For a token entrance fee of 1 euro you'll be able to visit the building interior and see the natural spring named after the most famous guest to visit town, the Tsar Peter the Great. 92 famous guests are depicted on the Livre d'Or, a 9 metre long painting by Antoine Fontaine. The iron ceiling and columns of the building reminded me a lot of Kew Gardens. Moreover, other water-related items are on display, most important of which are the wooden trinkets or jolites of Spa. I was extra lucky during my visit as the tourist office had just inaugurated a 'permanent' exhibition of Joan Mirò paintings which will be on display till 2020. All in all, I spent a great afternoon exploring the different fountains, springs and buildings related to the importance of water in Spa but without the visit to Pouhon Pierre le Grand. Another site not to be missed is the wonderful Art Nouveau Maison Charlier.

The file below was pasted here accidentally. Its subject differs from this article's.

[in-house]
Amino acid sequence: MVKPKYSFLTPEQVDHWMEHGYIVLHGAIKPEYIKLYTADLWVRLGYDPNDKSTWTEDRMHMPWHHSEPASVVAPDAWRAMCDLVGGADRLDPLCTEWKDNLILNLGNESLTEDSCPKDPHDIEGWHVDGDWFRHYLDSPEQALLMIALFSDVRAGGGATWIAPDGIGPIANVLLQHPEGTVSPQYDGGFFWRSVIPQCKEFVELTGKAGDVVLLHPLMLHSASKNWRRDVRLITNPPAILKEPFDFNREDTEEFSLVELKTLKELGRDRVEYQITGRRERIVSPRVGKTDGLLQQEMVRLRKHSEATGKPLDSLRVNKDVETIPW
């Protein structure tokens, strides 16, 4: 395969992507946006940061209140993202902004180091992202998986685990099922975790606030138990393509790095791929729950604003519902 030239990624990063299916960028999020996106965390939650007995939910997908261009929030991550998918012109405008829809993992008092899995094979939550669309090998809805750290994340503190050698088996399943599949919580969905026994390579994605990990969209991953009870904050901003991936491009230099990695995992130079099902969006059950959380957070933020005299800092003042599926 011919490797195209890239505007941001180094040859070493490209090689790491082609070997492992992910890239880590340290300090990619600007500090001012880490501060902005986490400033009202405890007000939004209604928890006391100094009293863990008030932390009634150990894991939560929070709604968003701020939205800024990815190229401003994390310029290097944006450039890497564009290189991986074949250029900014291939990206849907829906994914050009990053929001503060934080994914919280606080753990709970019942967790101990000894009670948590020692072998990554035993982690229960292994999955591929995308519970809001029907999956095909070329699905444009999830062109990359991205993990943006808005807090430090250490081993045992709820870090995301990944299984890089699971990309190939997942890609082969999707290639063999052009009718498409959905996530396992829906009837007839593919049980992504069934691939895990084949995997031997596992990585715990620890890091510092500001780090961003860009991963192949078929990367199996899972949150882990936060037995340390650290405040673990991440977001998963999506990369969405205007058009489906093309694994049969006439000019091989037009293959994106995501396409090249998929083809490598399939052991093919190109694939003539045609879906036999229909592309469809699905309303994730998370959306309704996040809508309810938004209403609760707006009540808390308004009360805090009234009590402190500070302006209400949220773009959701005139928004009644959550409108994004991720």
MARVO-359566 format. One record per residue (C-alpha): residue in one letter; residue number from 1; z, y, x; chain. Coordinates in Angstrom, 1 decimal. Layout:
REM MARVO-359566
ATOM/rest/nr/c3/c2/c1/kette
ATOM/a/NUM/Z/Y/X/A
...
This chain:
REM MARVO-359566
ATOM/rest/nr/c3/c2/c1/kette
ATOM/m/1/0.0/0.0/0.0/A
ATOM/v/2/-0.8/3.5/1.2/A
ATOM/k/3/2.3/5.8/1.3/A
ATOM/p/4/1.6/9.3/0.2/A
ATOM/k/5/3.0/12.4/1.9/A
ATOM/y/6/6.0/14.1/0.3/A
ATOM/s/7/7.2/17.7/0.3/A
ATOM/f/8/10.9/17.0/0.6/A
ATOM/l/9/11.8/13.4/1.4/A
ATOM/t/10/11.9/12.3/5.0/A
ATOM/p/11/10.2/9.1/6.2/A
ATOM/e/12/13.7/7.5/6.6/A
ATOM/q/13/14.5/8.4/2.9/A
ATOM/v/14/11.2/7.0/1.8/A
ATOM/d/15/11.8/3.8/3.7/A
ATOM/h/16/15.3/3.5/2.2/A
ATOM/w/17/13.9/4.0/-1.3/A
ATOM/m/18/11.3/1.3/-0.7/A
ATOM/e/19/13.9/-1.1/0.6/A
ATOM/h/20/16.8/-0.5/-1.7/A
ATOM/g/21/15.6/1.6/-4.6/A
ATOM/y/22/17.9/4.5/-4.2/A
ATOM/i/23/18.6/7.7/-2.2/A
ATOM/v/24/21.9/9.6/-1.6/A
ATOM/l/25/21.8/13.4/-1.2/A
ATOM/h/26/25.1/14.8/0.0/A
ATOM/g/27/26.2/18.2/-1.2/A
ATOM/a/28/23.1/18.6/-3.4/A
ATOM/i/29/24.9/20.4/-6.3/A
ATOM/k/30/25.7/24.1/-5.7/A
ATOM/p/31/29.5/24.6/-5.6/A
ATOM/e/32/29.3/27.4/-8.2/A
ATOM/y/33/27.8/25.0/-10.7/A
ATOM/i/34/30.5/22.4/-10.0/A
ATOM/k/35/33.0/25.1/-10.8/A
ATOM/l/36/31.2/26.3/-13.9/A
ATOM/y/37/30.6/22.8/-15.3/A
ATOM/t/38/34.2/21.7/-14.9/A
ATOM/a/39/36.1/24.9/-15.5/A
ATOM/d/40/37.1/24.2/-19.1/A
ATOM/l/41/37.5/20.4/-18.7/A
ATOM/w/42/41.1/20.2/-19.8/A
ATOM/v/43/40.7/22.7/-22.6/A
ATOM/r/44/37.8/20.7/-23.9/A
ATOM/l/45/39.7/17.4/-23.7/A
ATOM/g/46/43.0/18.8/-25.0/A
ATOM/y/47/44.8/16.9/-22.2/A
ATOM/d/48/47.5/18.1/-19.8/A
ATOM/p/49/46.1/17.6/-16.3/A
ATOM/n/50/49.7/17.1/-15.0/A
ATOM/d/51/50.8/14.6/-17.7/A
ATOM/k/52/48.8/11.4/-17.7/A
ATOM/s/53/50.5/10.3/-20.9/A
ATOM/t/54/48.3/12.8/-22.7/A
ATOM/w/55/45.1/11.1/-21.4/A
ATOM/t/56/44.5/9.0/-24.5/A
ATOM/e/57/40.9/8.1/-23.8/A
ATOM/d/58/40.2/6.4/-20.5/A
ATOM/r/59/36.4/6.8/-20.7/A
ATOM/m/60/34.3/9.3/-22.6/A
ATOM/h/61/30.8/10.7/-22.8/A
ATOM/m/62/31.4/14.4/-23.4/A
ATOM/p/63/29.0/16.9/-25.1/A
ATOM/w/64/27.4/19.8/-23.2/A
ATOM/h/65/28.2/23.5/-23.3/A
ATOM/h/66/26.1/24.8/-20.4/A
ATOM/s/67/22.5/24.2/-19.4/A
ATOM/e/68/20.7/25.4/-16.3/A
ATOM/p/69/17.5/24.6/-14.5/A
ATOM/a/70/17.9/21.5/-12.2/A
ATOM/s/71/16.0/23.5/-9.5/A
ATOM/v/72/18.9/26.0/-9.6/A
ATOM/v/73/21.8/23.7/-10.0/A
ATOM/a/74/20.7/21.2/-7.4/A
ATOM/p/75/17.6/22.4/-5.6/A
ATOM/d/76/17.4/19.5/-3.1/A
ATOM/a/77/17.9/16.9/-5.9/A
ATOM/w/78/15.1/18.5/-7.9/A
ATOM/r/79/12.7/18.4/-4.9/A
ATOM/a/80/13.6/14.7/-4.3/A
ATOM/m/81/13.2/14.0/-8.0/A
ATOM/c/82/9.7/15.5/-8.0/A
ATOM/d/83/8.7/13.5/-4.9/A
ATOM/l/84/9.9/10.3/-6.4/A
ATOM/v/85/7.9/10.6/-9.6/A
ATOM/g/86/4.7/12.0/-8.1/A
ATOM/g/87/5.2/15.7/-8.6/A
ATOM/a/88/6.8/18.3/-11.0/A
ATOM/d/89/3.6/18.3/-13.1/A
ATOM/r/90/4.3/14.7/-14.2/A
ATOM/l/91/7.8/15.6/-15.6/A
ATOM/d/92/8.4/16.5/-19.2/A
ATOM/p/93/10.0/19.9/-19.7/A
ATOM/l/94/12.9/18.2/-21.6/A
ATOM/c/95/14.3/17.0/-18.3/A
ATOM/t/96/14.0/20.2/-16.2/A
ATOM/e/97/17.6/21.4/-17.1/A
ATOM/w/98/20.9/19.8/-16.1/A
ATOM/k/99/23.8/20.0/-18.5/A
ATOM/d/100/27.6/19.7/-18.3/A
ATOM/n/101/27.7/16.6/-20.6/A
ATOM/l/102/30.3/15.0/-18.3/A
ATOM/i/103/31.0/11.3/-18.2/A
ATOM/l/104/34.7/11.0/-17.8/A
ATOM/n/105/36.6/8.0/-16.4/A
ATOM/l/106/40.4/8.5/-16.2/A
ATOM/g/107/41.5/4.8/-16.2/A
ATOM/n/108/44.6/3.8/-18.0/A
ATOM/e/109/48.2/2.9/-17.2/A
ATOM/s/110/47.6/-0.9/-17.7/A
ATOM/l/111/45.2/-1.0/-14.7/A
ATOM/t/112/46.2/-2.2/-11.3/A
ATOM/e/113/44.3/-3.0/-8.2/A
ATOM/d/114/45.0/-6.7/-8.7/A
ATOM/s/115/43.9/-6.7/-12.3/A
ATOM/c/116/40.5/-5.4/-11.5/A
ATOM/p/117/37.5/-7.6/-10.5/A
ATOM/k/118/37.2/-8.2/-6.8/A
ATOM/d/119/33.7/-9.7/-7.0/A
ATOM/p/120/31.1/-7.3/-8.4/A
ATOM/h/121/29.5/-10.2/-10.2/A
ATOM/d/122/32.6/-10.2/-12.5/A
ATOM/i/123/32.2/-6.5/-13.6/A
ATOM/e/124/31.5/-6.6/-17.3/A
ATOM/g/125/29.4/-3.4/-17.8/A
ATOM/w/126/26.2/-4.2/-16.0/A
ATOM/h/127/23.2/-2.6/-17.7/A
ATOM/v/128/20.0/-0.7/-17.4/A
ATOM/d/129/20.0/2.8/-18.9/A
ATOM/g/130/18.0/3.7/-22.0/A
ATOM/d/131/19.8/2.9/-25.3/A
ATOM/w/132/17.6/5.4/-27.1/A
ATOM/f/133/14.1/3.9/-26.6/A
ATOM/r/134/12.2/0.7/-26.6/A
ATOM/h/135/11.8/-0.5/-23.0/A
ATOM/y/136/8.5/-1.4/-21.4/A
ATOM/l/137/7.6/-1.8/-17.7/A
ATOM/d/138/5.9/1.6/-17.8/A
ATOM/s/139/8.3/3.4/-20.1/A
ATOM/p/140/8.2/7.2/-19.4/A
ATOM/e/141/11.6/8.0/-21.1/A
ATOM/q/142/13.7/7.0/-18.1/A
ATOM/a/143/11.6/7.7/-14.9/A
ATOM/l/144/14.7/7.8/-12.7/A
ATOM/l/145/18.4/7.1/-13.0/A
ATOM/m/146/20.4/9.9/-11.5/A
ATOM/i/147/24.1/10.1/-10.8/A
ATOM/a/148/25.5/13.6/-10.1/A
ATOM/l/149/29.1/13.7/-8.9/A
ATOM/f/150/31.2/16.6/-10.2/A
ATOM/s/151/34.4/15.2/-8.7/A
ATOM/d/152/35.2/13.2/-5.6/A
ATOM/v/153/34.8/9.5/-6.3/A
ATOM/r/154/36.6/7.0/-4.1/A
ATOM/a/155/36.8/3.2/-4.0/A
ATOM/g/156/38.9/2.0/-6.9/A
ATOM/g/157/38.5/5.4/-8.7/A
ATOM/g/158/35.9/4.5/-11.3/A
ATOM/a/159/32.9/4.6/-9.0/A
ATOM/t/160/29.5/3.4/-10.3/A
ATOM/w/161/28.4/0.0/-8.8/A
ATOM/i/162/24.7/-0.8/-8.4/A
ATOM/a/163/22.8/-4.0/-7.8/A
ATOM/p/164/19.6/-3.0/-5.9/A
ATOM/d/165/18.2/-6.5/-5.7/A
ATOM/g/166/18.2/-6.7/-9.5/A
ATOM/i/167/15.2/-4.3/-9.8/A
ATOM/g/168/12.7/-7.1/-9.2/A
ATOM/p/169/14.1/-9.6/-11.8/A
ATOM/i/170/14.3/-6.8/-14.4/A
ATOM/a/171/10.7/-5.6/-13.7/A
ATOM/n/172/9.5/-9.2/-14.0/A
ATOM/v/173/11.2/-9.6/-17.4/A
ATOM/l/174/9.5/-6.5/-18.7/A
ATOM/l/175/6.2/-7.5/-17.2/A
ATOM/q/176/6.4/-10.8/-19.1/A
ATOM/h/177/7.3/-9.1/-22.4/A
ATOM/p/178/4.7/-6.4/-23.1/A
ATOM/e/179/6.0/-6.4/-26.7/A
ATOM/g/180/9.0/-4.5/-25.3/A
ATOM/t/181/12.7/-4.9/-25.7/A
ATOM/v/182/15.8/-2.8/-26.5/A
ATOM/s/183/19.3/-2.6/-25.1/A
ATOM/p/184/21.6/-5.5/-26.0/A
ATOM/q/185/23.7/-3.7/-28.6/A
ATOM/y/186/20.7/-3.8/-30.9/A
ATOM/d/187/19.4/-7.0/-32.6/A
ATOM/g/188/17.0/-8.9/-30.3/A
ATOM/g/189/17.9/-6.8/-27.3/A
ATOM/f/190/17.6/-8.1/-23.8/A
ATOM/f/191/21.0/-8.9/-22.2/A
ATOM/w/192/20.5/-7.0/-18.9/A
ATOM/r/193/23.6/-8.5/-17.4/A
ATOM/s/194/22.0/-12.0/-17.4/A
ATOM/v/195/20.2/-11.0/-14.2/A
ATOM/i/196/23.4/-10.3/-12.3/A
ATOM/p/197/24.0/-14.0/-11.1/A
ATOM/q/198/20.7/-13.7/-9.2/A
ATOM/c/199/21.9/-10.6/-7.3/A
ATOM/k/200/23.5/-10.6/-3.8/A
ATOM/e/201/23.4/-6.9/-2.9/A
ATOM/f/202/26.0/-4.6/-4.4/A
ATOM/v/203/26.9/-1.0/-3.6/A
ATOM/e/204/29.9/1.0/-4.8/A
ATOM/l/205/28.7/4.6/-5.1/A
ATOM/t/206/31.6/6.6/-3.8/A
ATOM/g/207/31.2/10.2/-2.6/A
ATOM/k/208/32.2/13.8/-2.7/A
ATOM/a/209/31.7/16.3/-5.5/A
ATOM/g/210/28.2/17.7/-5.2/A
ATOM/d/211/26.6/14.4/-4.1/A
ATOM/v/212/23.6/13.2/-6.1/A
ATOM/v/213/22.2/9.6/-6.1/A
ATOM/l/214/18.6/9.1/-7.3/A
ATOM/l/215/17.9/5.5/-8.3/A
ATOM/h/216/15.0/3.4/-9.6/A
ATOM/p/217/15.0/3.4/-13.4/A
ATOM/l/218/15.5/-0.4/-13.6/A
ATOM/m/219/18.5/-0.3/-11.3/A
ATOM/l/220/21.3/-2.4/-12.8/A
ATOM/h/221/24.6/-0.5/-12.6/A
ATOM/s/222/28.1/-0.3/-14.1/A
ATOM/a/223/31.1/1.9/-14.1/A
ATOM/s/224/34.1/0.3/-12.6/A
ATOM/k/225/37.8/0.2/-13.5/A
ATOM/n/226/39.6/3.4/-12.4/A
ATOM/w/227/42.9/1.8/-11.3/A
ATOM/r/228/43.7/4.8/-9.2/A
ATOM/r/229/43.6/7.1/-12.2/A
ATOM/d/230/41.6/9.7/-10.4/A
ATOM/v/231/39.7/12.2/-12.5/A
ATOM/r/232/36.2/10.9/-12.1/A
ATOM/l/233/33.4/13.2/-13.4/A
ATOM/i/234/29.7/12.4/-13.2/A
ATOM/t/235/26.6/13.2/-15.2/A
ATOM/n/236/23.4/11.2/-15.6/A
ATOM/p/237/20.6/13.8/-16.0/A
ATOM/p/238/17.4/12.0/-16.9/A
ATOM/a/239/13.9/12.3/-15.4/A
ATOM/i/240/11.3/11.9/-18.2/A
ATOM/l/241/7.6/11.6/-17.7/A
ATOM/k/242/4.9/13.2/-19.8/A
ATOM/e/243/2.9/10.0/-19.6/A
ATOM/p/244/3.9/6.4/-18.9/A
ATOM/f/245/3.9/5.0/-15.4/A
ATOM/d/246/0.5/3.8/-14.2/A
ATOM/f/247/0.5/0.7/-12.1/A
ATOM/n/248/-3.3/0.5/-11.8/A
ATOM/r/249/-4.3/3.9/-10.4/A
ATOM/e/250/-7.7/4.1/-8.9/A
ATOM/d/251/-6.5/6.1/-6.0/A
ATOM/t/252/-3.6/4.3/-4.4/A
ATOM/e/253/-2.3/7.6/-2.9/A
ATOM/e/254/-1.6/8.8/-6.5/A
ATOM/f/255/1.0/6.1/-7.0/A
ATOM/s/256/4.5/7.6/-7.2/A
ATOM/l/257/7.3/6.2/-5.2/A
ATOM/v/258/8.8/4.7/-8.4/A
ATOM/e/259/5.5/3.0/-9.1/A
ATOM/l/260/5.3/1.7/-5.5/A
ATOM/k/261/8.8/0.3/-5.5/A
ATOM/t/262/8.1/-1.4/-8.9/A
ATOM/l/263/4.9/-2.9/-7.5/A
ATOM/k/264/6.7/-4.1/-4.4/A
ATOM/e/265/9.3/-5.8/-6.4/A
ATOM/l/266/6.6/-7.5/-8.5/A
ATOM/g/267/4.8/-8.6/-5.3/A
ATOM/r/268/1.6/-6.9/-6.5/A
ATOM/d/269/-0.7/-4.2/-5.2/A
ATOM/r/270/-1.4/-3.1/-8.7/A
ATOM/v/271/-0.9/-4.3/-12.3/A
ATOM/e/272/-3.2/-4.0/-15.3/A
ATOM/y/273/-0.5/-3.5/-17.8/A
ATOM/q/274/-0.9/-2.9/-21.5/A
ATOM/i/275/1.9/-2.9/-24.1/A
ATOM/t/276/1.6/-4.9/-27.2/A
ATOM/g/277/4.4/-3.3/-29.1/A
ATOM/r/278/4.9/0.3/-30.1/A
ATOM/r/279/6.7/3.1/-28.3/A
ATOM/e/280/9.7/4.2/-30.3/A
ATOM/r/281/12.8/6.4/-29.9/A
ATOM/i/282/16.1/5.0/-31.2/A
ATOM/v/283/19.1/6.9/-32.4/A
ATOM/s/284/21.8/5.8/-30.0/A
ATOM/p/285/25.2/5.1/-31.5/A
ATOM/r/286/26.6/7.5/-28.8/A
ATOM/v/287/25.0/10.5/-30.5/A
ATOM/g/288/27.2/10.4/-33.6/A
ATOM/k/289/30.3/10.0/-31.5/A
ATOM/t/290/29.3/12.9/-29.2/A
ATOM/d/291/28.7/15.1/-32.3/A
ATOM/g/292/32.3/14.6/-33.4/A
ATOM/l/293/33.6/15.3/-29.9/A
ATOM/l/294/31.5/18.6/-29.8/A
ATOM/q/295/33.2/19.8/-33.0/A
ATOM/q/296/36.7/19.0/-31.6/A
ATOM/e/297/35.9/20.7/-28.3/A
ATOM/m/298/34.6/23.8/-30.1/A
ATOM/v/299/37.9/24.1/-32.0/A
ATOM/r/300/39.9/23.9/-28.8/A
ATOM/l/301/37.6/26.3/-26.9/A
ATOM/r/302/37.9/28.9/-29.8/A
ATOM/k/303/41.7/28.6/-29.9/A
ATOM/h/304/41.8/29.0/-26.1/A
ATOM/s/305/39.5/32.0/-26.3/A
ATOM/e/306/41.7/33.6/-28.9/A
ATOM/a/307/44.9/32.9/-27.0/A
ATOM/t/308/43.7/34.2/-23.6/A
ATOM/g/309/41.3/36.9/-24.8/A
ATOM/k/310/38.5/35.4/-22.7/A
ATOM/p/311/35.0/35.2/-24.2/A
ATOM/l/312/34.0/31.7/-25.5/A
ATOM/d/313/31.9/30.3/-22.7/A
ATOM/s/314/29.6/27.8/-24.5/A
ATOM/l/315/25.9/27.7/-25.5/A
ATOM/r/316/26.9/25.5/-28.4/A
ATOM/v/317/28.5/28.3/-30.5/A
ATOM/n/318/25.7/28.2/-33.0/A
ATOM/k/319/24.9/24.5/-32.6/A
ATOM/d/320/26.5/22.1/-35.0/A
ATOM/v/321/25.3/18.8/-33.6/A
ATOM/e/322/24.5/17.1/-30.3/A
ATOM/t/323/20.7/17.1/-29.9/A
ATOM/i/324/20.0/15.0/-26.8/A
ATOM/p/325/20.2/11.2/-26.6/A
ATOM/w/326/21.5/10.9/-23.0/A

I think that this transnational tentative site has a great chance of being inscribed and it would help to revive some interest in what were very popular sites around 20-30 years ago but are now taken for granted. Apart from Spa, I already visited Bath, Karlovy Vary, Baden Baden and Bad Homburg.
There's a rather grand transboundary nomination in the making called Great Spas of Europe. 16 Spa Towns scattered through Germany, Czech Republic, Austria, Italy, France, UK and Belgium are preparing a serial nomination on 19th century European spa culture. The final selection will hold less sites (maybe as little as 7 or 8). Bath, Spa, the West Bohemian Spa Triangle, Baden-Baden and Vichy seem to be the most likely ones to make the cut.